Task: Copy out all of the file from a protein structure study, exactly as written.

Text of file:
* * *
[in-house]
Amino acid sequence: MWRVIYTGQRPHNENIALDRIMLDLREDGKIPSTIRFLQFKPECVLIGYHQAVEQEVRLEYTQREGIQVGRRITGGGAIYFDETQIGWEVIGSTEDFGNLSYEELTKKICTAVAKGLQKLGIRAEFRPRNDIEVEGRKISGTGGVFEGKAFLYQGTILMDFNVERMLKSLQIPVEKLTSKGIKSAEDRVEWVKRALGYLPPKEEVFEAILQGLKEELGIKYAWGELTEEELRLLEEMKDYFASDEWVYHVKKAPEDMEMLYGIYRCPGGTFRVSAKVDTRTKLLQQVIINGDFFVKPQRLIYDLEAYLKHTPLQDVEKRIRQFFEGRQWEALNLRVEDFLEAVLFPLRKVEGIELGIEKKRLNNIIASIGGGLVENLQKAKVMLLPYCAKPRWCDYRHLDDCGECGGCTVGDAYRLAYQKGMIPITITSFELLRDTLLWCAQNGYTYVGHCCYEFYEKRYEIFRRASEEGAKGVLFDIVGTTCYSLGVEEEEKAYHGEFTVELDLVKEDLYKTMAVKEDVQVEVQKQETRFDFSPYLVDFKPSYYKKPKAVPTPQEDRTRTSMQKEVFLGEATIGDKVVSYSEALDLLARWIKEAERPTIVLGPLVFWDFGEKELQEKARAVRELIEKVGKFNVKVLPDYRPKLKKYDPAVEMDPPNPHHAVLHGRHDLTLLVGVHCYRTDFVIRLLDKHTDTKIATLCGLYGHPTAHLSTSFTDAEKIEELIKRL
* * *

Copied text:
[in-house]
Amino acid sequence: MWRVIYTGQRPHNENIALDRIMLDLREDGKIPSTIRFLQFKPECVLIGYHQAVEQEVRLEYTQREGIQVGRRITGGGAIYFDETQIGWEVIGSTEDFGNLSYEELTKKICTAVAKGLQKLGIRAEFRPRNDIEVEGRKISGTGGVFEGKAFLYQGTILMDFNVERMLKSLQIPVEKLTSKGIKSAEDRVEWVKRALGYLPPKEEVFEAILQGLKEELGIKYAWGELTEEELRLLEEMKDYFASDEWVYHVKKAPEDMEMLYGIYRCPGGTFRVSAKVDTRTKLLQQVIINGDFFVKPQRLIYDLEAYLKHTPLQDVEKRIRQFFEGRQWEALNLRVEDFLEAVLFPLRKVEGIELGIEKKRLNNIIASIGGGLVENLQKAKVMLLPYCAKPRWCDYRHLDDCGECGGCTVGDAYRLAYQKGMIPITITSFELLRDTLLWCAQNGYTYVGHCCYEFYEKRYEIFRRASEEGAKGVLFDIVGTTCYSLGVEEEEKAYHGEFTVELDLVKEDLYKTMAVKEDVQVEVQKQETRFDFSPYLVDFKPSYYKKPKAVPTPQEDRTRTSMQKEVFLGEATIGDKVVSYSEALDLLARWIKEAERPTIVLGPLVFWDFGEKELQEKARAVRELIEKVGKFNVKVLPDYRPKLKKYDPAVEMDPPNPHHAVLHGRHDLTLLVGVHCYRTDFVIRLLDKHTDTKIATLCGLYGHPTAHLSTSFTDAEKIEELIKRL